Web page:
The fact that the DNR now is willing to have a staff member coordinate the program is a vote of confidence for the volunteer monitors, Clayton said.

"I think the DNR has embraced it. This position is going to be full time with the DNR. It says they're willing to move forward and expand the program and have DNR biologists partner with citizens," he said.

Volunteers working with Beaver Creek Reserve, near Fall Creek, were among the first to be involved in the monitoring, he said.

Somewhere from 27 to 30 stream monitors are working through Beaver Creek's Citizen Science Center monitoring streams in Rusk, Barron, Dunn, Chippewa and Clark counties, said Sarah Braun, director of the center.

Most volunteers are in a statewide program with UW-Extension, Water Action Volunteers Level 1, she said, but some are in a more rigorous program, Level 2, coordinated by Clayton.

Level 2 monitors usually use more sophisticated equipment, provided through the Reserve or the DNR, Braun said.

"They're also on a stricter calendar," Braun said. "People are working with the DNR to monitor sites that are important to local researchers. They have to monitor certain days of the month; there's not as much flexibility as with Level 1."

UW-Stout students have been involved in Level 2 monitoring on Gilbert Creek and Elk Creek in Dunn County to document changes in water quality and invertebrates, and on Galloway Creek in Menomonie, a creek with urban-related problems, said Chuck Bomar, a biology professor.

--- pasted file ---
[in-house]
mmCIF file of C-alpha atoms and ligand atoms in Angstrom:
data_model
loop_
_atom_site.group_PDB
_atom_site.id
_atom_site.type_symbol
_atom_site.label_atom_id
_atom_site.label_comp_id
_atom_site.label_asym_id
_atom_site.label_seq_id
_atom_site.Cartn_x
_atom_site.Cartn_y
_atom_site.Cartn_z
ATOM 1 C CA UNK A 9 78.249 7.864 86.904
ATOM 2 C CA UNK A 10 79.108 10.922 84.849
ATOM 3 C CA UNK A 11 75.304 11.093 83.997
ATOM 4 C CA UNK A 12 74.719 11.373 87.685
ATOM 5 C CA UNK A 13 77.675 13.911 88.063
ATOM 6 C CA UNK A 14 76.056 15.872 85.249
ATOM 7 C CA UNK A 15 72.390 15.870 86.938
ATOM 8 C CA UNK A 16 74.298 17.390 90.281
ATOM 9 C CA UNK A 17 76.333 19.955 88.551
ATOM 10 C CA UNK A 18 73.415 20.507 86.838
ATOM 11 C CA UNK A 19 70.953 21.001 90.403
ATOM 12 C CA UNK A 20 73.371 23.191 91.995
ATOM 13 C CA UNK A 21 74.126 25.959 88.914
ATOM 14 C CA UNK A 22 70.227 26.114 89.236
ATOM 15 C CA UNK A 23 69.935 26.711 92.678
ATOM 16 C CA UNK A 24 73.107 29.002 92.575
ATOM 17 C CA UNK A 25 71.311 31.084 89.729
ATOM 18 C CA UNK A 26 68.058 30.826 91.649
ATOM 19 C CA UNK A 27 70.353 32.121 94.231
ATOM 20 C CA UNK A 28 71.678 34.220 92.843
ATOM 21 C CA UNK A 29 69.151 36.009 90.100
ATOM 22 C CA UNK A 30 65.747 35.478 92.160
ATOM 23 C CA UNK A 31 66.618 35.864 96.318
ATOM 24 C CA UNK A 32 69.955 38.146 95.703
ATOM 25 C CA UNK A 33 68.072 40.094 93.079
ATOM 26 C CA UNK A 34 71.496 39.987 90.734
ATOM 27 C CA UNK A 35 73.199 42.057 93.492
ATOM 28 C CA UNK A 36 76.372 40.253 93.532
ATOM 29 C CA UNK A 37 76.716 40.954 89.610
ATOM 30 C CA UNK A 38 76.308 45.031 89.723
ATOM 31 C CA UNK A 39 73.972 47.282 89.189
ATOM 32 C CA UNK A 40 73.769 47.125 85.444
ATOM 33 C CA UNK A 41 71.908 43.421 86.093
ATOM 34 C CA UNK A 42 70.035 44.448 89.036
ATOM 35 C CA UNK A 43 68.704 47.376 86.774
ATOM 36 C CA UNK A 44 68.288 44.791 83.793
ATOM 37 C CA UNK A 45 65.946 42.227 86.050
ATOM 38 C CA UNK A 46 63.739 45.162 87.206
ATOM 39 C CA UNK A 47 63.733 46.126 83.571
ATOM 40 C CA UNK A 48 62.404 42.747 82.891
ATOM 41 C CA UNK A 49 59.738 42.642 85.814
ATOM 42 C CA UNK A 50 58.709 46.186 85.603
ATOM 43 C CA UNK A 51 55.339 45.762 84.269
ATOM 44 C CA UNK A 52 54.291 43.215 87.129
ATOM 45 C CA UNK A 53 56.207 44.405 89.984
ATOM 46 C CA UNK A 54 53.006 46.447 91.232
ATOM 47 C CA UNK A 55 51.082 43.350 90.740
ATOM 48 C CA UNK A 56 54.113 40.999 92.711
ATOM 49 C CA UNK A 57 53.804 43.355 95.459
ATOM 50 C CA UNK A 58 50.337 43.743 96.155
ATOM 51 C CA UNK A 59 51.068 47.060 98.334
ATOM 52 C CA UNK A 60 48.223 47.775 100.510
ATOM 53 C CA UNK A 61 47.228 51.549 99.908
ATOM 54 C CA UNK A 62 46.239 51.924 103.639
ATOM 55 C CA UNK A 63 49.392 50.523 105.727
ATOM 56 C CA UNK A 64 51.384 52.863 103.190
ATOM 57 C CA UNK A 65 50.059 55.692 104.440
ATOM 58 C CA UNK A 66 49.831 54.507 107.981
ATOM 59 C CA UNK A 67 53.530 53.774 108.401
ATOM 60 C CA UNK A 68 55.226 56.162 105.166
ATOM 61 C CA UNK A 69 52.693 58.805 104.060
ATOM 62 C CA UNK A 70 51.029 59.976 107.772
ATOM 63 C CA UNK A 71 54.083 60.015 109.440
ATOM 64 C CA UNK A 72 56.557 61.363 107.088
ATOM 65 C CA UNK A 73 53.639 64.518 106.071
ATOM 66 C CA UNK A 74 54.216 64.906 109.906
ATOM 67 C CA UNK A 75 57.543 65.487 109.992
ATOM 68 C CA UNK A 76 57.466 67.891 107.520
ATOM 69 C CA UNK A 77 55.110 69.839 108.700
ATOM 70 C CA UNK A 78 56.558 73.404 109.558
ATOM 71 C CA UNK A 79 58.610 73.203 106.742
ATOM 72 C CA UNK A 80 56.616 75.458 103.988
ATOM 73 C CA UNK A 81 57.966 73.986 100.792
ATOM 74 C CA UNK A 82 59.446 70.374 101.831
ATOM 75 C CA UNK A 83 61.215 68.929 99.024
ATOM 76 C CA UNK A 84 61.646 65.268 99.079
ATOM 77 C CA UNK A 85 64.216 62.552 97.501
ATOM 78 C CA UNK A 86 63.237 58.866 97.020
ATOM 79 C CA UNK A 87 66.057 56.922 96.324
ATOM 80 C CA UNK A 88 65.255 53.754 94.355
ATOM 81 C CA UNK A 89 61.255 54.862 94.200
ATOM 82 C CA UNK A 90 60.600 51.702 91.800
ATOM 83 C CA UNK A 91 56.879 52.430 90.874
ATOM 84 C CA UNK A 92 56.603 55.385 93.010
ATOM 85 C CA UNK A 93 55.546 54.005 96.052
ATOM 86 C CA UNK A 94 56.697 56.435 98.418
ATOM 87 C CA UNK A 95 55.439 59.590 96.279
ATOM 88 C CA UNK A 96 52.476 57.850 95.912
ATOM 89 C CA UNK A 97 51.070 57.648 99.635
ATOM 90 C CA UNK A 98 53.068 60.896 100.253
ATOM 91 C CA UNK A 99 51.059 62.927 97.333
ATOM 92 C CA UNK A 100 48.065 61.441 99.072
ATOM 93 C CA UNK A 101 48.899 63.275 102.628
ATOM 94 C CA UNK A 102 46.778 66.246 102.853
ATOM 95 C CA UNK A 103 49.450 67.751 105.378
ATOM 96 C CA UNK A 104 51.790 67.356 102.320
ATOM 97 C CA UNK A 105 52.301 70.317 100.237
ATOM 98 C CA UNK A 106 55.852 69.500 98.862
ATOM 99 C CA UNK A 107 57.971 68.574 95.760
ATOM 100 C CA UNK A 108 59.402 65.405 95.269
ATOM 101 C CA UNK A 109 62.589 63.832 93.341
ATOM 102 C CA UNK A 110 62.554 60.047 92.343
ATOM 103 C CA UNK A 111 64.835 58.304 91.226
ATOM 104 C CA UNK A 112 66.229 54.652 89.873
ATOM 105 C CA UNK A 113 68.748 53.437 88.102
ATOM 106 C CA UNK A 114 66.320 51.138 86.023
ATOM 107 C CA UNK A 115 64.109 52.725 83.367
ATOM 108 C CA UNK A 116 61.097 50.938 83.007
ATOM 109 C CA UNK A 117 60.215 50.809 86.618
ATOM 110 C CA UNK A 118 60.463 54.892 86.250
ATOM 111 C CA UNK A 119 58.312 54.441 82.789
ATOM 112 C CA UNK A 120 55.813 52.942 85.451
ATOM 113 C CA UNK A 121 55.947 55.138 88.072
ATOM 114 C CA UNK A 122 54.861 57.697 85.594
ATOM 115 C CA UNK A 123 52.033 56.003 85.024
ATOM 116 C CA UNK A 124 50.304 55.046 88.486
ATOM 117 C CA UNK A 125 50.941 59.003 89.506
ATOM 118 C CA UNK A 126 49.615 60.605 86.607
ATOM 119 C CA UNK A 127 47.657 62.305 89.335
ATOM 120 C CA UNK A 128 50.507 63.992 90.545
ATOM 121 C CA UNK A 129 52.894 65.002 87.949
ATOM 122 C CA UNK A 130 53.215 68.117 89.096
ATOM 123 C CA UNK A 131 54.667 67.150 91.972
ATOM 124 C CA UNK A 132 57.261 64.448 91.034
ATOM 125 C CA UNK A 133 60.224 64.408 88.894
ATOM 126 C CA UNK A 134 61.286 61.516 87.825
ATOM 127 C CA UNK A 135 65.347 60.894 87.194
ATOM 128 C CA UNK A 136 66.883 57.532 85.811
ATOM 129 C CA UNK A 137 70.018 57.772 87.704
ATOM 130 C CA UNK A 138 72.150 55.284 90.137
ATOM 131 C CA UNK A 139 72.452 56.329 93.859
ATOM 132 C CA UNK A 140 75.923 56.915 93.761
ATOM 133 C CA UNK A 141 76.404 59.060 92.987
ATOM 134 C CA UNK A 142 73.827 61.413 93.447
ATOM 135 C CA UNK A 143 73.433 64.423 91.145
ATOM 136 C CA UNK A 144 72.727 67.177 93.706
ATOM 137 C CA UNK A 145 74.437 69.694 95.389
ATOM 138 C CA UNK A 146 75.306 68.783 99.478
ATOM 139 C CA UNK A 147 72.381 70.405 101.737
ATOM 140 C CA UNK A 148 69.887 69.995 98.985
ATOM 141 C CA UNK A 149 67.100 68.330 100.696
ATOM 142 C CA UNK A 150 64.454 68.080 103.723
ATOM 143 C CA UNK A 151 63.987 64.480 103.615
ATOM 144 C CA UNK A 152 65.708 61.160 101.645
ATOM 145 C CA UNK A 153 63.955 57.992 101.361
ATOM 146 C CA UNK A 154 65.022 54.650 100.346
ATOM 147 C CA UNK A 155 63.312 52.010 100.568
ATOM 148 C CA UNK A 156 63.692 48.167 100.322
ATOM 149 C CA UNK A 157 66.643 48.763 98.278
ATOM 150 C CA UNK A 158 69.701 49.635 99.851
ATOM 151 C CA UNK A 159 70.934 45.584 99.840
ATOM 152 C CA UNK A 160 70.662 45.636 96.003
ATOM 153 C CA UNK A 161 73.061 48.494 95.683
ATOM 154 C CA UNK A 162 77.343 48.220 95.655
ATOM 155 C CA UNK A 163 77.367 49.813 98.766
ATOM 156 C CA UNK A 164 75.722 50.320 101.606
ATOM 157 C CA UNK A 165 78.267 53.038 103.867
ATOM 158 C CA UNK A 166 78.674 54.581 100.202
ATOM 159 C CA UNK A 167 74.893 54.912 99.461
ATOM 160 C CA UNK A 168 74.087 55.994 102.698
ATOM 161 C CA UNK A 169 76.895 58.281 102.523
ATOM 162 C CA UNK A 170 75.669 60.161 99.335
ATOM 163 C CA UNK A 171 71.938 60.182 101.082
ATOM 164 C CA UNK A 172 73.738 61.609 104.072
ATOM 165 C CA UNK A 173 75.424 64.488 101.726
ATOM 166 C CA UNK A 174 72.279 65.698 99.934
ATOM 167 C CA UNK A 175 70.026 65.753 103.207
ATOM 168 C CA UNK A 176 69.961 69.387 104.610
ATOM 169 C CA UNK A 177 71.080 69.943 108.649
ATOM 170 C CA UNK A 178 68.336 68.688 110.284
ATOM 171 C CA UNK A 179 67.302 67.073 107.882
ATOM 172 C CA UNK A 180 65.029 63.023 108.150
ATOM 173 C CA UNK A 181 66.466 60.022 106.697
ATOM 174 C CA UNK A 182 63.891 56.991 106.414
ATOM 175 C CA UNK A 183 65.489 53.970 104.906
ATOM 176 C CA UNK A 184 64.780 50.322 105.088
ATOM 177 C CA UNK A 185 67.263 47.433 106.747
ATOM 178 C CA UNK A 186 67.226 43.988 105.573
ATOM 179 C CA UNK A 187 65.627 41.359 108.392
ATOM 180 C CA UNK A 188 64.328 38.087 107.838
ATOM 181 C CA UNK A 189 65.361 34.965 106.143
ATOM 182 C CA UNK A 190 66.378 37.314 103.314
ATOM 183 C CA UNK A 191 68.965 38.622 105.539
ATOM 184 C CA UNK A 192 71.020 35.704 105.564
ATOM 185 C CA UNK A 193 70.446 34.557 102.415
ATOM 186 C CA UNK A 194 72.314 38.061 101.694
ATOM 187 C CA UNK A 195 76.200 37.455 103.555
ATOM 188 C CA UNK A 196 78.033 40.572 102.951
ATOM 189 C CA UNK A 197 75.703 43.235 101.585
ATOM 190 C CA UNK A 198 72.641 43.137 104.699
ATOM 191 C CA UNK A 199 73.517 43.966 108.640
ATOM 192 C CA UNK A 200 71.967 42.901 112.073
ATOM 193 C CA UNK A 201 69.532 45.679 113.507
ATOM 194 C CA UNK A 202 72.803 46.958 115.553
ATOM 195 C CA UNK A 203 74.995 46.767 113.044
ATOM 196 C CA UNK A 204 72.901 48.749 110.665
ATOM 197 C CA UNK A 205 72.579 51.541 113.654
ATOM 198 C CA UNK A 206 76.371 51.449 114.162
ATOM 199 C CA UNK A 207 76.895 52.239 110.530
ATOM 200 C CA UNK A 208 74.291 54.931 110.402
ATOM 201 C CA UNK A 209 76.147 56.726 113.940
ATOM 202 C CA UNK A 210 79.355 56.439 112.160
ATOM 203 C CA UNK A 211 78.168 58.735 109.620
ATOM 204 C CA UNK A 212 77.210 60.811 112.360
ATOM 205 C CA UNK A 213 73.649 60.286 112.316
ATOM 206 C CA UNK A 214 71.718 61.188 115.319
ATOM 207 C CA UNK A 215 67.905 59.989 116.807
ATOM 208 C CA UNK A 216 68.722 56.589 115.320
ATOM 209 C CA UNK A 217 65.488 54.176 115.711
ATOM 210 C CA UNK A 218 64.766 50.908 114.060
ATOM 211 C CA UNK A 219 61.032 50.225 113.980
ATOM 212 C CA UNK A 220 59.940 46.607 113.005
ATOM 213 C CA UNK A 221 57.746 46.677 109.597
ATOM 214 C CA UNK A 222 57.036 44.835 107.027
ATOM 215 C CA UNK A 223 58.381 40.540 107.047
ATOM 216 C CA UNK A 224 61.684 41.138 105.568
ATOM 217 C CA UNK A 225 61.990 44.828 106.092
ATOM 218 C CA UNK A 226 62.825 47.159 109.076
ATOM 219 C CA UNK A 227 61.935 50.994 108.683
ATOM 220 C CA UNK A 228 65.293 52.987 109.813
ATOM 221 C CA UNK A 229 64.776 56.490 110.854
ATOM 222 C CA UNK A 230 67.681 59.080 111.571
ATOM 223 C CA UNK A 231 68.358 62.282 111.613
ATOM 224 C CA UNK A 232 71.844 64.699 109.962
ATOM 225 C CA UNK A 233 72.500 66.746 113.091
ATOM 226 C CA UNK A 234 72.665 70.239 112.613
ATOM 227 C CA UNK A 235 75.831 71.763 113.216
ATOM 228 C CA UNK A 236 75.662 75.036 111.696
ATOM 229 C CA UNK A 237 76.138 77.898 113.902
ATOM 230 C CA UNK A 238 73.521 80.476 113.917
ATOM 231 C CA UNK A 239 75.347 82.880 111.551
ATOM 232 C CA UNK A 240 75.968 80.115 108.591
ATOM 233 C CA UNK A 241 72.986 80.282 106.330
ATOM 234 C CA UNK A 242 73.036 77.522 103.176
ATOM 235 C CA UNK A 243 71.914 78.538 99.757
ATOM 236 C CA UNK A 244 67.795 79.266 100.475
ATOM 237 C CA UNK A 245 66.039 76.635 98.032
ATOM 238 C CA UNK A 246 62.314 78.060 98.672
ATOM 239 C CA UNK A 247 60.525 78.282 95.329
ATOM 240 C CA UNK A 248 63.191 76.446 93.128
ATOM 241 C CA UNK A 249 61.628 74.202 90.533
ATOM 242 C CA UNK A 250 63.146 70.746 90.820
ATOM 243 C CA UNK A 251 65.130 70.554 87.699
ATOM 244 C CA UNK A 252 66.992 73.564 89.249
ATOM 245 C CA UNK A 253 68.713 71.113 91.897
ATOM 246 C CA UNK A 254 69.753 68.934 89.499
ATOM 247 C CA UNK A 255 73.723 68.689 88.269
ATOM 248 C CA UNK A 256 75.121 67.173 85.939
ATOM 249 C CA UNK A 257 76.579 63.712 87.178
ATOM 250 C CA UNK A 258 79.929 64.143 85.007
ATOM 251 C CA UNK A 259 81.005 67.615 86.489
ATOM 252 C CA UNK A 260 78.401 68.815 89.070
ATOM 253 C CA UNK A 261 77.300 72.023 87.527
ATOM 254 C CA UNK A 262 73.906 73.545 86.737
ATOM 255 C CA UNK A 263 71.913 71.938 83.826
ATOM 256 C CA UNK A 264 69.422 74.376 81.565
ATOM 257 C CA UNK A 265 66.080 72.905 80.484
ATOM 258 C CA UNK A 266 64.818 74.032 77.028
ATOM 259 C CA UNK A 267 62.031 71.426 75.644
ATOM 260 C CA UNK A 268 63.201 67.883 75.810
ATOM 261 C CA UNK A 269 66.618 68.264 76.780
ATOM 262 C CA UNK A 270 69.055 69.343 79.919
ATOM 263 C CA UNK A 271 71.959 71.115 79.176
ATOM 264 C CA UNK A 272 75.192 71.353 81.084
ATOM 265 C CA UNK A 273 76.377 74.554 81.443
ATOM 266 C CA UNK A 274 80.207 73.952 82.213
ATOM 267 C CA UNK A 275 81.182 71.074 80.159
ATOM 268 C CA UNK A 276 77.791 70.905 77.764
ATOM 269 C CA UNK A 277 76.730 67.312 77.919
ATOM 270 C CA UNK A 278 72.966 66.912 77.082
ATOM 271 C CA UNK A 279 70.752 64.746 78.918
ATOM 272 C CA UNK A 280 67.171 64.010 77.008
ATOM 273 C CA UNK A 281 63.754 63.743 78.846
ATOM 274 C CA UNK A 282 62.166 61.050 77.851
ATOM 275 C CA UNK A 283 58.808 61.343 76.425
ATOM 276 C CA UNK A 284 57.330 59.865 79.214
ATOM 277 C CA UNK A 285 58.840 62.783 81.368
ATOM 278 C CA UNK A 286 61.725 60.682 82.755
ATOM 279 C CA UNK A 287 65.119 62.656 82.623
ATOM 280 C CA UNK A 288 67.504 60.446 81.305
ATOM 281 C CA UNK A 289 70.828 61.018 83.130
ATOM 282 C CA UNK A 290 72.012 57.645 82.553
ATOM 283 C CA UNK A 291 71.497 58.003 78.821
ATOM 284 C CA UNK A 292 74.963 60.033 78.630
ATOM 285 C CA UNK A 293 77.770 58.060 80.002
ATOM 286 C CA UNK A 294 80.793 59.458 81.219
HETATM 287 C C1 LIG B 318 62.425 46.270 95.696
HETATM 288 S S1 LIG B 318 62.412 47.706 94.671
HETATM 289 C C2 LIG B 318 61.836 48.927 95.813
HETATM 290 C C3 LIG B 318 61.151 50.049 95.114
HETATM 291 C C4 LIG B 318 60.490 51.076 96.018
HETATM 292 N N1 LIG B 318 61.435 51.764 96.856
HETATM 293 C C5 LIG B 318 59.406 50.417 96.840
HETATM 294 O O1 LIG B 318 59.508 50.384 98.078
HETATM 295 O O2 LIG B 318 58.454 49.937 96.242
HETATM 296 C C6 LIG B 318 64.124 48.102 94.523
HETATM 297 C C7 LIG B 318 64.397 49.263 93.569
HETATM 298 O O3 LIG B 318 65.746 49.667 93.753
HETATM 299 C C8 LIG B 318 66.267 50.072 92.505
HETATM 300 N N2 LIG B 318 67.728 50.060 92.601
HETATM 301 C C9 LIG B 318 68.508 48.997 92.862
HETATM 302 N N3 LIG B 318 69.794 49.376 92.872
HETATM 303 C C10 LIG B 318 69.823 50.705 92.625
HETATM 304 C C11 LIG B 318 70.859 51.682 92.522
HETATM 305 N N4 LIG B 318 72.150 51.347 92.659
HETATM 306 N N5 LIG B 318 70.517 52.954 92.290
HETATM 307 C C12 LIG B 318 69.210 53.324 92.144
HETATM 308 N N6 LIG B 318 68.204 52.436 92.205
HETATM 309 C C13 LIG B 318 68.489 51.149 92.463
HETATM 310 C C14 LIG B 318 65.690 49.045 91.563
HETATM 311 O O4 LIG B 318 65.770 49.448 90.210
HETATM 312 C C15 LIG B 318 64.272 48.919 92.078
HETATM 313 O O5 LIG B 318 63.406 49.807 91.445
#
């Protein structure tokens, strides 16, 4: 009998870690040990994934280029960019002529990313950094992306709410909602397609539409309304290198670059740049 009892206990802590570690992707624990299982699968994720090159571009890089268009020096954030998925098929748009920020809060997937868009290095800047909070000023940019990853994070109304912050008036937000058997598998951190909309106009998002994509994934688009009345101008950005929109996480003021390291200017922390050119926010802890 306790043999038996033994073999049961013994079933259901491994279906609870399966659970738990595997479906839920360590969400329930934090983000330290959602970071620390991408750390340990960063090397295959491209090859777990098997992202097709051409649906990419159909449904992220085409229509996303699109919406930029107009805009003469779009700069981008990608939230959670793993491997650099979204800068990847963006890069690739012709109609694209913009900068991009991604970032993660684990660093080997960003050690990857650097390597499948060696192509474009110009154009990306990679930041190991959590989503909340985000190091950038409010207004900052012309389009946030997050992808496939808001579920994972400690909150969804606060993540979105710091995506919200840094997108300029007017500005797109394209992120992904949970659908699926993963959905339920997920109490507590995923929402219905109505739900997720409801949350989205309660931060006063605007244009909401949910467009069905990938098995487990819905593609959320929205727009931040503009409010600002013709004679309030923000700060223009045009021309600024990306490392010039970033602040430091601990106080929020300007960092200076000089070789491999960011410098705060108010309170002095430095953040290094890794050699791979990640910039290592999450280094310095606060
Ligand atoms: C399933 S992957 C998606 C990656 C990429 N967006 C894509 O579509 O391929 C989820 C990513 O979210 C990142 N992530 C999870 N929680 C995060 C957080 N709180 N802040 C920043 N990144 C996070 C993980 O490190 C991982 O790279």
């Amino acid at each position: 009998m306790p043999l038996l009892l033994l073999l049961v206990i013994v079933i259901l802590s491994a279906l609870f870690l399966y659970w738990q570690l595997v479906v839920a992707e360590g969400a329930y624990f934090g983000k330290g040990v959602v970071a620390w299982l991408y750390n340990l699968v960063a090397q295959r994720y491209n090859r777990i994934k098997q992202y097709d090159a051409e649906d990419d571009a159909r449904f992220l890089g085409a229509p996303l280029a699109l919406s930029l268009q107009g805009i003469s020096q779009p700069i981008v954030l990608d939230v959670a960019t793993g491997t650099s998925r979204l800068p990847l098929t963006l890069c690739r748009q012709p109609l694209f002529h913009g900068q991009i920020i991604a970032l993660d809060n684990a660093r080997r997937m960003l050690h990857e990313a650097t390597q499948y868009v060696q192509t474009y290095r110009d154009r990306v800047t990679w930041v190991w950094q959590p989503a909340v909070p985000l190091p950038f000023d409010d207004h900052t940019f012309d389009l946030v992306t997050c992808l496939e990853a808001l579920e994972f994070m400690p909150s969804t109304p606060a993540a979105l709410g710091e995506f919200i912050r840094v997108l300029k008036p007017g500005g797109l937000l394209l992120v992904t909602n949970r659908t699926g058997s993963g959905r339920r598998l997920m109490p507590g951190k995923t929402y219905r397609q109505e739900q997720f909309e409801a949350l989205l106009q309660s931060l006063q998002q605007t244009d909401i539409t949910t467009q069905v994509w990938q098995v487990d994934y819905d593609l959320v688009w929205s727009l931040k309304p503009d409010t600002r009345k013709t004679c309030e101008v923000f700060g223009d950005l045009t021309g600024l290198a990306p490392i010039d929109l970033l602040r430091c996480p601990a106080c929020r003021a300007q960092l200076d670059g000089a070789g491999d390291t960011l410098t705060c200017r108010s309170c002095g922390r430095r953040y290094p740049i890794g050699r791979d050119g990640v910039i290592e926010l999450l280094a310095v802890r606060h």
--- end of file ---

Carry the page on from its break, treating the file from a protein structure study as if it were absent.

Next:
"It's a real valuable learning tool for the students, and they take these skills back to their communities," he said.

Clayton said the program provides good information on the water quality of Wisconsin streams for the DNR, but the best part of the program may be that monitors develop a feeling of stewardship for the creeks they work on, along with a cooperative relationship with the DNR.

Knight can be reached at 830-5835, 800-236-7077 or joe.

posted by the River Rat

Friday, August 28, 2009

Sailing Through the Green...

Staff retreats for many organizations means a posh beach resort, bonding exercises disguised as games, a motivational speaker and an imported expert or two, and lots of down time when people still work their Blackberries.

But the River Rats of the River Alliance will have none of those trappings. We went right into the thick of our work -- the thick, stinky, mottled and multi-hued cakes of algae that choke the Wisconsin River this time of year. (Enjoy the video, and be glad it's not scratch-and-sniff.) We sailed with our good friends, the Petenwell and Castle Rock Stewards, who have been heroic in their patience and persistence in reducing the pollution that causes the algae blooms.

The River Alliance team after a day of sailing...and avoiding
noxious algae blooms. (Photo Credit: Matt Krueger)

Thick, smelly algae swirls in the wake of our sailboat.
(Video Credit: Matt Krueger)

Thursday, August 27, 2009